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Renewing Europe's housing$
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Richard Turkington and Christopher Watson

Print publication date: 2014

Print ISBN-13: 9781447310129

Published to Policy Press Scholarship Online: May 2015

DOI: 10.1332/policypress/9781447310129.001.0001

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From physical improvement to holistic renewal: the Danish experience

From physical improvement to holistic renewal: the Danish experience

Chapter:
(p.21) Two From physical improvement to holistic renewal: the Danish experience
Source:
Renewing Europe's housing
Author(s):

Hedvig Vestergaard

Publisher:
Policy Press
DOI:10.1332/policypress/9781447310129.003.0002

This chapter looks at the progression in Denmark from physical improvement to holistic renewal; and at the neighbourhood renewal approach to the large non-profit social housing estates built in the 1960s and 1970s. These estates are where many of the country’s most difficult housing and social problems are concentrated; and they have often been stigmatised in political debate. Housing built before the First World War was partly dealt with through slum clearance from the 1940s to the 1960s; but in 1977 it was estimated that about 20 per cent of the national housing stock was in need of repair and upgrading. In following this programme, care was taken to avoid the displacement of local residents, businesses and jobs but progress was slow and often costly. Since 1961, energy conservation measures have been mandatory for new building: the regulations do not yet enforce these standards in housing renewal, though their adoption is strongly encouraged. The focus of renewal has moved from physical intervention, to an integrated multi-sectoral approach to advance social sustainability. These principles are illustrated through a case study of the Bispehaven estate in Aarhus. Renewal has become a process undertaken with residents, not to or for them.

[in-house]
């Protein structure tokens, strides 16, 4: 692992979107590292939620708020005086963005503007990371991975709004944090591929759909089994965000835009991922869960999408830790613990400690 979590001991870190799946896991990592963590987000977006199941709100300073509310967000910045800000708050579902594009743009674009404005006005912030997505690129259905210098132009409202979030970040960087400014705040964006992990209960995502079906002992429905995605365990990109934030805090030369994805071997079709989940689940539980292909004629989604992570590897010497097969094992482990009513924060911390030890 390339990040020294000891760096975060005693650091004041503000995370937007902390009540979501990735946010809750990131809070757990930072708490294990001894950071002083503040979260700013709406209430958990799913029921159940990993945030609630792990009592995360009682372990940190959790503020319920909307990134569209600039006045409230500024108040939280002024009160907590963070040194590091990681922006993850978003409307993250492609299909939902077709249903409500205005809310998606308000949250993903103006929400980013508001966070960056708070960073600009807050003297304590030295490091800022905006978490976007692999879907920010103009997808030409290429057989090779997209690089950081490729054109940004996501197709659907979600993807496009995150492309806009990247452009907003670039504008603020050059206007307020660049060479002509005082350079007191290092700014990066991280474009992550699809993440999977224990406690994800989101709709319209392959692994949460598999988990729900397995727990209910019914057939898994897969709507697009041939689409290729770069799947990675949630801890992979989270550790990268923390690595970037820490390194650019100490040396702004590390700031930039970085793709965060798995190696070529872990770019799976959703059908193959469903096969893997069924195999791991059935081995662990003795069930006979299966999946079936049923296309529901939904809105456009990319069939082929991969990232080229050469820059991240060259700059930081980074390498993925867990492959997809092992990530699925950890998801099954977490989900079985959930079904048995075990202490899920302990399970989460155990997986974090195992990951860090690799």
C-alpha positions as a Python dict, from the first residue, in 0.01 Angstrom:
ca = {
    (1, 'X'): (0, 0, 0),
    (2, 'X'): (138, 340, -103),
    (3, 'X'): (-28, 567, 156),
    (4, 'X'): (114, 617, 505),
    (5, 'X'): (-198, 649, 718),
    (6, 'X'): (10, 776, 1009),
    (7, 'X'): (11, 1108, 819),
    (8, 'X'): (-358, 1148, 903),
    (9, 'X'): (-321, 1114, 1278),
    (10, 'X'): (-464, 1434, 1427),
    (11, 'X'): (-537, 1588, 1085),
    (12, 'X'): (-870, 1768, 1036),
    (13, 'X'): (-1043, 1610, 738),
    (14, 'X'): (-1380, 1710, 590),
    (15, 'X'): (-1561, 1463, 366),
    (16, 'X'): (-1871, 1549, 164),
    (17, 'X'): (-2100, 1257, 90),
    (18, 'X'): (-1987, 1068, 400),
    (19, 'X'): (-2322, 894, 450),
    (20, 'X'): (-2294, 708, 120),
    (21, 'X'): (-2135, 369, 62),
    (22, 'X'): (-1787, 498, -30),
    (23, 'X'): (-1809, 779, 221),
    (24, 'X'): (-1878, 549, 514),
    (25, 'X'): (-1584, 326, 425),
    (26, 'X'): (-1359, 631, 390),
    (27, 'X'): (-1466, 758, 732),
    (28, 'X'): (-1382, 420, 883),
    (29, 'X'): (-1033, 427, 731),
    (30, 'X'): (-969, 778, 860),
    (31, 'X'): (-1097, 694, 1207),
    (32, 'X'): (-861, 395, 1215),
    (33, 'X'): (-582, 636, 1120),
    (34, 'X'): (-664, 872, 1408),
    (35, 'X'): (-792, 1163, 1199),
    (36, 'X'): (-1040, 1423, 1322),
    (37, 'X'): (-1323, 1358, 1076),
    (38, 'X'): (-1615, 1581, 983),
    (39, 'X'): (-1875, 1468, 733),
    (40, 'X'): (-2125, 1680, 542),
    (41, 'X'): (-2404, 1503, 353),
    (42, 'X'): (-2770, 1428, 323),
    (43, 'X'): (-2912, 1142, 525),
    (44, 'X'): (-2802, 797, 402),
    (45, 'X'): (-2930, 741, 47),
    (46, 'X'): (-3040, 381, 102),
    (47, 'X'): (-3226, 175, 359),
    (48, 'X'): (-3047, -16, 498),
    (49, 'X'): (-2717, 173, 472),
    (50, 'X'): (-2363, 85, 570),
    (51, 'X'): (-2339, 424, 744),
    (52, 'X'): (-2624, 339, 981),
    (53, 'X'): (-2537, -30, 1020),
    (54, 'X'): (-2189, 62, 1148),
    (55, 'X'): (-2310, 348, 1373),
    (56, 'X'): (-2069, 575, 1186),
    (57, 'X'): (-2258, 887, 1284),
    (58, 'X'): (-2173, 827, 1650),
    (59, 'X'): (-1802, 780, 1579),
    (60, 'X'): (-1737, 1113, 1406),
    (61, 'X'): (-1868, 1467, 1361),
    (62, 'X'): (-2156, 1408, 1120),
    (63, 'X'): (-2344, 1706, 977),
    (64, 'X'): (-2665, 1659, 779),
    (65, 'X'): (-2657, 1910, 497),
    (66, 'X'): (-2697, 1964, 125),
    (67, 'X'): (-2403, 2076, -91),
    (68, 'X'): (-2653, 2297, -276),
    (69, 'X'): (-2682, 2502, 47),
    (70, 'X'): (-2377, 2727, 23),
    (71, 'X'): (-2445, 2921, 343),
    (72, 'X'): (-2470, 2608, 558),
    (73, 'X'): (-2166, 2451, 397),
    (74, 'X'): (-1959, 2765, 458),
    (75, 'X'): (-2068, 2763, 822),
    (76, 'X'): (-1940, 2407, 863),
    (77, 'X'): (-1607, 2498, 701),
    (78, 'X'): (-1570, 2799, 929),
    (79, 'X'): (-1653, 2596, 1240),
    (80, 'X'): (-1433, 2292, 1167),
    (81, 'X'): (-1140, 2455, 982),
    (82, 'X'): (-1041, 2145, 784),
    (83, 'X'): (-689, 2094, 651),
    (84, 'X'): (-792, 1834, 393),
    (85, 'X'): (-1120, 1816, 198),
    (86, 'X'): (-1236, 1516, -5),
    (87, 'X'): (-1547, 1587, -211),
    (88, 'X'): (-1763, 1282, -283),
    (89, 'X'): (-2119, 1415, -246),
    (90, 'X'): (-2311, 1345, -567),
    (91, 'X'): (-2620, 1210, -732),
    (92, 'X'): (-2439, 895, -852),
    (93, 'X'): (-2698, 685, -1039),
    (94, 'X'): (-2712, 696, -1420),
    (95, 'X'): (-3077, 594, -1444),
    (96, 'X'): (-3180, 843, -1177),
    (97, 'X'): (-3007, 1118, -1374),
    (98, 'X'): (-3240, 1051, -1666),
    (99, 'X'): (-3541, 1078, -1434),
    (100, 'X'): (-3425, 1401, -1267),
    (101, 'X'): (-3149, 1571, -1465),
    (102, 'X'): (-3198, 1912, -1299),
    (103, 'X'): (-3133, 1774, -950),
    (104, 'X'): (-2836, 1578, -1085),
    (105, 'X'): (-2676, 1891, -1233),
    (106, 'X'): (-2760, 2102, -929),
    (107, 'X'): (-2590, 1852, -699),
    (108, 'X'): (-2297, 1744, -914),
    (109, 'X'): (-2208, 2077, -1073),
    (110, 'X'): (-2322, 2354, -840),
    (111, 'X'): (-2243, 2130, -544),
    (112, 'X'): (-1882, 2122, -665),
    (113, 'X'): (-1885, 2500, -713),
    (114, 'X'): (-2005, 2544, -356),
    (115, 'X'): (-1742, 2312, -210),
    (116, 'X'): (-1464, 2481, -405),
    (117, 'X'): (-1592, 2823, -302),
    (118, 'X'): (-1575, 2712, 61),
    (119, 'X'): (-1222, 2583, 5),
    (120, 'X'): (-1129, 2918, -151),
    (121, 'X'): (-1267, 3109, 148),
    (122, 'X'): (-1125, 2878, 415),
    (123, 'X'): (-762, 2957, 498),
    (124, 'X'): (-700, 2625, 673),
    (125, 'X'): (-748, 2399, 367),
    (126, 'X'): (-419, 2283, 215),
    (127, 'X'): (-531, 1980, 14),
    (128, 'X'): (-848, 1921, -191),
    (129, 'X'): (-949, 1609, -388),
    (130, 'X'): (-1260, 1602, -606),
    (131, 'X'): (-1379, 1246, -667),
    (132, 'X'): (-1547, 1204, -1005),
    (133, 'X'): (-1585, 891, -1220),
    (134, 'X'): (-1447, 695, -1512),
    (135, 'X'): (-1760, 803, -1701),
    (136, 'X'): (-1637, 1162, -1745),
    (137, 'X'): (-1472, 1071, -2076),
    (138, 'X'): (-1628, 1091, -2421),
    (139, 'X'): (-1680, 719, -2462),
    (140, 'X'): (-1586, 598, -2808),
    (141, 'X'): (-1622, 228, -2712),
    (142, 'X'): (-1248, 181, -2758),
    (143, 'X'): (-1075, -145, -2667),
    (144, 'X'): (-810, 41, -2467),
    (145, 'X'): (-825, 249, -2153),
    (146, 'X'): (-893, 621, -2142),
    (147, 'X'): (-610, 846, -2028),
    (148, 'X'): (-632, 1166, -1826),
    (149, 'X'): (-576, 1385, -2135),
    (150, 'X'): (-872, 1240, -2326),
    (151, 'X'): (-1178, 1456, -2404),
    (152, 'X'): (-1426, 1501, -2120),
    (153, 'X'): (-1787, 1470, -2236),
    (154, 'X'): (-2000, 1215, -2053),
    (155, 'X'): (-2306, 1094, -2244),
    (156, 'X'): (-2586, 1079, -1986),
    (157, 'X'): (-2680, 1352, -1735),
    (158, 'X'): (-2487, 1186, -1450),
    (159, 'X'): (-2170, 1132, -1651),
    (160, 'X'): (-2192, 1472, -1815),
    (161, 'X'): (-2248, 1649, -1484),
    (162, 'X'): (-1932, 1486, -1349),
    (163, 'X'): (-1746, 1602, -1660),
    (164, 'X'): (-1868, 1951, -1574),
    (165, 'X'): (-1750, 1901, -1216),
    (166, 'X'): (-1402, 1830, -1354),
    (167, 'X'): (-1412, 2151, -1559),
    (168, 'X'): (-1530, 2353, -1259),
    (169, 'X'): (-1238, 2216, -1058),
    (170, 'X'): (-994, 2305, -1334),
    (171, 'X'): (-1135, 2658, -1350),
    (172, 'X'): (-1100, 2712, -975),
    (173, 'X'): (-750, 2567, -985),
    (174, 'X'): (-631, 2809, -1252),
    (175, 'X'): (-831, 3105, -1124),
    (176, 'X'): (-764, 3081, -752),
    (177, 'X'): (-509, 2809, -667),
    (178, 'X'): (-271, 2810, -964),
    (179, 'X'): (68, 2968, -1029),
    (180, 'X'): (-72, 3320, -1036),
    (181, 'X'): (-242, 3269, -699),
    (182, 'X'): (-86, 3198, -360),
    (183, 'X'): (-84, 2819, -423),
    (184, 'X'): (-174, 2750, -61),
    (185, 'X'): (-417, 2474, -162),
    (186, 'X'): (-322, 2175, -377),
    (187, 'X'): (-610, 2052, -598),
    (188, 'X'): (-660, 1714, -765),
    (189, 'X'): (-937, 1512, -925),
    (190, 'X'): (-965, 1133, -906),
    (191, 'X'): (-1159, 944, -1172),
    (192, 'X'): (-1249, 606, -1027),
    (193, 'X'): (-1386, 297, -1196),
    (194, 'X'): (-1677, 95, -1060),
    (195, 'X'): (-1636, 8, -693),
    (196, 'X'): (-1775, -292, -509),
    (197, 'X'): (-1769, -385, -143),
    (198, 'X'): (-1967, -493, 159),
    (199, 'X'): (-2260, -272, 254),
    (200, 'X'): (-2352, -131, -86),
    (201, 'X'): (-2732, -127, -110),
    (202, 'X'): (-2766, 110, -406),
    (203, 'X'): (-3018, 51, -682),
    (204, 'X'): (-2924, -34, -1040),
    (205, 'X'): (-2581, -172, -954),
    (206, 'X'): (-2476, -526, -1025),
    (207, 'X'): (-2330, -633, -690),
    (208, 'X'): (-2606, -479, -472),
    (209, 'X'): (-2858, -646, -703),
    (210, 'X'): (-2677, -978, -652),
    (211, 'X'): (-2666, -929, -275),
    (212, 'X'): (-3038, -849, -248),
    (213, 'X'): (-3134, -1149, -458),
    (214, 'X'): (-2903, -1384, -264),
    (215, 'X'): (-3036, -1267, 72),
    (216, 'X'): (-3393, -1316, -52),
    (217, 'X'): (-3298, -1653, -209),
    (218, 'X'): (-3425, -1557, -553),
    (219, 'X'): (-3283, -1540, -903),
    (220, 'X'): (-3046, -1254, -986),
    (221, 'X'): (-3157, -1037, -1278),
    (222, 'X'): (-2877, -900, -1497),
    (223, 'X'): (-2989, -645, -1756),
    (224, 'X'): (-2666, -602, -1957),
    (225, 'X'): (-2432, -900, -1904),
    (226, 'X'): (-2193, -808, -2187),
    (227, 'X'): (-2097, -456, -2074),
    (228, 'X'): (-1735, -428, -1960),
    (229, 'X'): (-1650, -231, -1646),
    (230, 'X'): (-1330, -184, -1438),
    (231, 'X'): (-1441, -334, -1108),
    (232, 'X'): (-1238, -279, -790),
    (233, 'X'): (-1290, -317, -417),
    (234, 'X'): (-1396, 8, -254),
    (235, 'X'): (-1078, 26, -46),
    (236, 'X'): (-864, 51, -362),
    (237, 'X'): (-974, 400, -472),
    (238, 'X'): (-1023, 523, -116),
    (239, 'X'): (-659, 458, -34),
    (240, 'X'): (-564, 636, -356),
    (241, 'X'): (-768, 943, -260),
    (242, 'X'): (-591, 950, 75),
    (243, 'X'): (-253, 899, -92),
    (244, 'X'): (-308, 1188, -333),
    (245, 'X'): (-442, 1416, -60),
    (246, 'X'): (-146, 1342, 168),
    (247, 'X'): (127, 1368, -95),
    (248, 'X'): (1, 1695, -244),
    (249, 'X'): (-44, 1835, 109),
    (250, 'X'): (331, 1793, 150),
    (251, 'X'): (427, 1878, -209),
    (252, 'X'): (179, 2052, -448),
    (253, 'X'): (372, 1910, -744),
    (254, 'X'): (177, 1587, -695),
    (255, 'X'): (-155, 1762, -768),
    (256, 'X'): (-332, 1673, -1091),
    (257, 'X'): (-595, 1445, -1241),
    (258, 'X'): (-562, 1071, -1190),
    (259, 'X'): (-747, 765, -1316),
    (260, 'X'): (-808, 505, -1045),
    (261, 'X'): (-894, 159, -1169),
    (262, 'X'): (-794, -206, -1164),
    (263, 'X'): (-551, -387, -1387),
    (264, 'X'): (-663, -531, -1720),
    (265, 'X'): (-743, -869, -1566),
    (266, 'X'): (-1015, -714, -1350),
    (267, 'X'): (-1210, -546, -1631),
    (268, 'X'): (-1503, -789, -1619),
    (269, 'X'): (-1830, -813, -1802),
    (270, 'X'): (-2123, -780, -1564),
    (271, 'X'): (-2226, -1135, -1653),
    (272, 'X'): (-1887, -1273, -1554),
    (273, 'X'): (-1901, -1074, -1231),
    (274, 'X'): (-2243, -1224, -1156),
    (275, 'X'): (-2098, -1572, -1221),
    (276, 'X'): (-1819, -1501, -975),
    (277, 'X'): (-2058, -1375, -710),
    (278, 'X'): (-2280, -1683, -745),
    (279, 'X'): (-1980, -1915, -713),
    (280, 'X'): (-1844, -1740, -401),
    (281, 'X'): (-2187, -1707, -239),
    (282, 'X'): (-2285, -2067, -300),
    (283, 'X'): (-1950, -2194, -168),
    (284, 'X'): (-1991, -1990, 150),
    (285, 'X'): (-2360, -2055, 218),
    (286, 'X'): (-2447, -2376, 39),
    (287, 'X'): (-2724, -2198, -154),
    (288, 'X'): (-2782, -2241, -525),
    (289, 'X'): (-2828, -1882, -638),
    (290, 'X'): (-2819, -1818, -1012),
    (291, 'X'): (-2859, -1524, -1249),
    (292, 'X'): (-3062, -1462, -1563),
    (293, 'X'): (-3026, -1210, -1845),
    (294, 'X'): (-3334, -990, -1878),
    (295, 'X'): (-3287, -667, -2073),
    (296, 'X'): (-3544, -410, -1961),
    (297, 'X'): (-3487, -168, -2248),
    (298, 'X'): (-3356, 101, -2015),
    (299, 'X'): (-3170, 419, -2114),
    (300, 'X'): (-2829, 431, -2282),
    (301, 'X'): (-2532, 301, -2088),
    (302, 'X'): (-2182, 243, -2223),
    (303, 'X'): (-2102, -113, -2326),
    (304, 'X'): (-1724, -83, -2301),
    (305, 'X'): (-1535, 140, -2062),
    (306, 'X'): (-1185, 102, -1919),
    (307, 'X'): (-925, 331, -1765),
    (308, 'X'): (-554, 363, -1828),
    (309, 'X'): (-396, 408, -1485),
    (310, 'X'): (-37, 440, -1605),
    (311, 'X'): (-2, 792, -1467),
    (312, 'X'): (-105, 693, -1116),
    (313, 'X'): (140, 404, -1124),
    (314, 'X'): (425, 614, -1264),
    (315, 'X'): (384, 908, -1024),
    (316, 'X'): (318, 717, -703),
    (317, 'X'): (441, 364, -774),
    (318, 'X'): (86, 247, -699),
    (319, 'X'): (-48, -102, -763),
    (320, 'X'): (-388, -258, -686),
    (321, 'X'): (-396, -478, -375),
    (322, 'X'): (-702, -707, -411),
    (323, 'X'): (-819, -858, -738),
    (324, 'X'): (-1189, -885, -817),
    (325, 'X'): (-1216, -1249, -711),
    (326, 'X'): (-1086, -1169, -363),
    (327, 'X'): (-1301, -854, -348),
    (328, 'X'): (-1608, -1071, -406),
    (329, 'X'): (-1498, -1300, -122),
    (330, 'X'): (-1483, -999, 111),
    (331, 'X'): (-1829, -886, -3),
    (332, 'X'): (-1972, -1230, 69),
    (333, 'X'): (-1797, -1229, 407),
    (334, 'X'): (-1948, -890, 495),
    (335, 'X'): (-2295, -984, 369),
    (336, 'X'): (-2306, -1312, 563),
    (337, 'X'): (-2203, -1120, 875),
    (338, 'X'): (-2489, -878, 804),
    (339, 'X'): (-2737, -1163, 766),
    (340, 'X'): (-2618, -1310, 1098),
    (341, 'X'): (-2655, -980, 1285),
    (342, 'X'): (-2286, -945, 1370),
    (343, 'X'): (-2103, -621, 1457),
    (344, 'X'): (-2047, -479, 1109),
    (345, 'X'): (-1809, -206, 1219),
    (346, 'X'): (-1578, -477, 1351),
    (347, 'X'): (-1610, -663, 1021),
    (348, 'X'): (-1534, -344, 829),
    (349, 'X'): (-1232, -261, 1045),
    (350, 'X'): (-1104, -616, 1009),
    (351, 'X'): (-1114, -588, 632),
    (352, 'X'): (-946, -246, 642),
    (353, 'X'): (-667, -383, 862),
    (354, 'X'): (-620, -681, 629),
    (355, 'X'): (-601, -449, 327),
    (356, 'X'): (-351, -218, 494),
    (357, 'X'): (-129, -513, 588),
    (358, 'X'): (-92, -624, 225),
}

Keywords:   housing policy development, improving social housing estates, energy conservation and standards, Bispehaven, Aarhus, resident involvement

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